WASHINGTON – On July 28, the Transportation Security Administration (TSA) issued long-promised guidance adopting ARSA’s position regarding when an on-airport repair station is responsible for large aircraft on its property under the new aircraft repair station security regulation.
In response to a Feb. 24 ARSA inquiry, the agency clarified that a “repair station is responsible for large aircraft when the repair station has authority over the aircraft, contractual dominion or control of the aircraft, or when the repair station knows or should know that a large aircraft has been tendered to them by an aircraft owner or operator.” Furthermore, TSA explained that it “considers the repair station to be responsible for the large aircraft until the aircraft owner or operator has taken delivery and/or control of the aircraft.”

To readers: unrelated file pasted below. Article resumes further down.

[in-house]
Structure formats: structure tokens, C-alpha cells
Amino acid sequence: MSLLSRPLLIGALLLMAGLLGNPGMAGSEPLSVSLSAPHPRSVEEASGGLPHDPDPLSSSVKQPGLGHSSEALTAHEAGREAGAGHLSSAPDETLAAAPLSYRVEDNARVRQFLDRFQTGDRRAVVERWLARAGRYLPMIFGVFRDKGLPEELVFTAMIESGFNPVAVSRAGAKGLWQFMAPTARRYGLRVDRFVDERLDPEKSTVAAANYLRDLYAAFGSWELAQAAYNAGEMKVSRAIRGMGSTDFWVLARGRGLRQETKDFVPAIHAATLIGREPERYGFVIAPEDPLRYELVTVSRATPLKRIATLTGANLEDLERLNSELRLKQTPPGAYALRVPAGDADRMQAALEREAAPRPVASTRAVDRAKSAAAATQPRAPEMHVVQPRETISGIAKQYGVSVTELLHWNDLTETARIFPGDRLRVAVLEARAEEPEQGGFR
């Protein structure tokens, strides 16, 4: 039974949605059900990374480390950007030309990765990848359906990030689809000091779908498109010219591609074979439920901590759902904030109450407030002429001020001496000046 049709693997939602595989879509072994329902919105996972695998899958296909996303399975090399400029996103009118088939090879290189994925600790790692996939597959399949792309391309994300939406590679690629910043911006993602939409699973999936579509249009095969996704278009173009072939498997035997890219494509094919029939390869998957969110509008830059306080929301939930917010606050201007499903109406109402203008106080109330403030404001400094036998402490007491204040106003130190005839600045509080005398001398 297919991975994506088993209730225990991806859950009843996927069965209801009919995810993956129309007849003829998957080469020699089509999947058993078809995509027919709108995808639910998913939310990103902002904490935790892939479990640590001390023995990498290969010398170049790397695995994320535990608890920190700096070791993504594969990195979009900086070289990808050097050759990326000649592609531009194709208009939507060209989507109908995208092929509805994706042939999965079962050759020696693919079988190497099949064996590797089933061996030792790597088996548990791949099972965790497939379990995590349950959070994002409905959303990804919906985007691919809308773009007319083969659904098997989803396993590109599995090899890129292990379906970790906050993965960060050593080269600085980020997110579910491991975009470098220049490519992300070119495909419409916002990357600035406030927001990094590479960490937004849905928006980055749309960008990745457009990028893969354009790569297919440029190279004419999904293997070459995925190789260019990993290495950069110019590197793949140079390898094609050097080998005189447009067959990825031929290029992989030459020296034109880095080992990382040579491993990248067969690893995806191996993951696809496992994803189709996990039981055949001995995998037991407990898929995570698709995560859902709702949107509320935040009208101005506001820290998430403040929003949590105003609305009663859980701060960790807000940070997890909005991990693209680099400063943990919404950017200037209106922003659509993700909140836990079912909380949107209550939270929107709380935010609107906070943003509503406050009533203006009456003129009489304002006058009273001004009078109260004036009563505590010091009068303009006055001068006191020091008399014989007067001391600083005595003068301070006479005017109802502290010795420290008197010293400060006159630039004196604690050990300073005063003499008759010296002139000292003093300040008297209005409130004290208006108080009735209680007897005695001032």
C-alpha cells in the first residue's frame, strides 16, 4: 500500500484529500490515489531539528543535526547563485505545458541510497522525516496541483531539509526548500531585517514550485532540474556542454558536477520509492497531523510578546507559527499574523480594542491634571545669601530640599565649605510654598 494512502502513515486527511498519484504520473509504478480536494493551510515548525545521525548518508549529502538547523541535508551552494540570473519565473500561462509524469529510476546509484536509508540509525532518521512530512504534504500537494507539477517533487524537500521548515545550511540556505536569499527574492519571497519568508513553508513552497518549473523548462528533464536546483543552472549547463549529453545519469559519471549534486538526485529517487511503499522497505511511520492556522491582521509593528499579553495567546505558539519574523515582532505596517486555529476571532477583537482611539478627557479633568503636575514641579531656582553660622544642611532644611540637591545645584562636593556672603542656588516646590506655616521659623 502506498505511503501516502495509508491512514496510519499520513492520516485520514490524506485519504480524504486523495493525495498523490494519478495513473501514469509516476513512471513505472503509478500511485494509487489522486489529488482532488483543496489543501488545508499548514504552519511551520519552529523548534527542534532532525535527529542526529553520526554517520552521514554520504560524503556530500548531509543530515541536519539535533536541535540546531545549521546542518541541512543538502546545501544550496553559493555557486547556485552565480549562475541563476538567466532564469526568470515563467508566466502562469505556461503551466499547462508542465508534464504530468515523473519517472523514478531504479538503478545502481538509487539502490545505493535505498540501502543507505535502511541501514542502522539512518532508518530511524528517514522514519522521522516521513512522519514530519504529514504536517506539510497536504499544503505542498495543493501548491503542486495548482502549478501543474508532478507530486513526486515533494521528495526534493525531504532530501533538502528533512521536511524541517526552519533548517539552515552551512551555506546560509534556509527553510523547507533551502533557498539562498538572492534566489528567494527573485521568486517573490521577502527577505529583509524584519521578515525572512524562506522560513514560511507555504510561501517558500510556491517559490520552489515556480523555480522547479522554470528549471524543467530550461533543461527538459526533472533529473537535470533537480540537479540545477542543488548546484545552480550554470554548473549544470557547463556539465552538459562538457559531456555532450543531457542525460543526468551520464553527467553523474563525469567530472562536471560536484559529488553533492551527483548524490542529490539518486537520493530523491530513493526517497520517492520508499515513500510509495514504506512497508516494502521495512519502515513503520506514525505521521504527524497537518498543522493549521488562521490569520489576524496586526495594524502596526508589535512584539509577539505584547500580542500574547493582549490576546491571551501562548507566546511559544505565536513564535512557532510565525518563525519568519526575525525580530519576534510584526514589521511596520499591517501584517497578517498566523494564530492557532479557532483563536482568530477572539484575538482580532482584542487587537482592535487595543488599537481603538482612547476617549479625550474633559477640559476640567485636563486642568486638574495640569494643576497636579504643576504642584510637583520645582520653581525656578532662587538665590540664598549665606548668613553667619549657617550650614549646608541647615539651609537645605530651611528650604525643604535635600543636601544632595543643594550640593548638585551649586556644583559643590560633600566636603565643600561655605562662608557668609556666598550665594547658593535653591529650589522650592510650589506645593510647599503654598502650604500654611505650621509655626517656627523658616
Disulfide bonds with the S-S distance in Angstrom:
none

“We commend TSA for adjusting its guidance to reflect operational realities and the agency’s own requirements and practices,” said ARSA’s Vice President of Legislative Affairs Daniel B. Fisher. “Conflicting security requirements create inefficiencies and undue burdens while causing confusion for everyone involved. We look forward to a continued partnership with TSA on implementation and compliance with the repair station security rule.”
ARSA is an Alexandria, Virginia-based trade association that represents aviation maintenance and manufacturing companies. Founded in 1984, the association has a distinguished record of advocating for repair stations, providing regulatory compliance assistance to the industry, and representing repair stations on Capitol Hill and in the media. More information is available at www.arsa.org.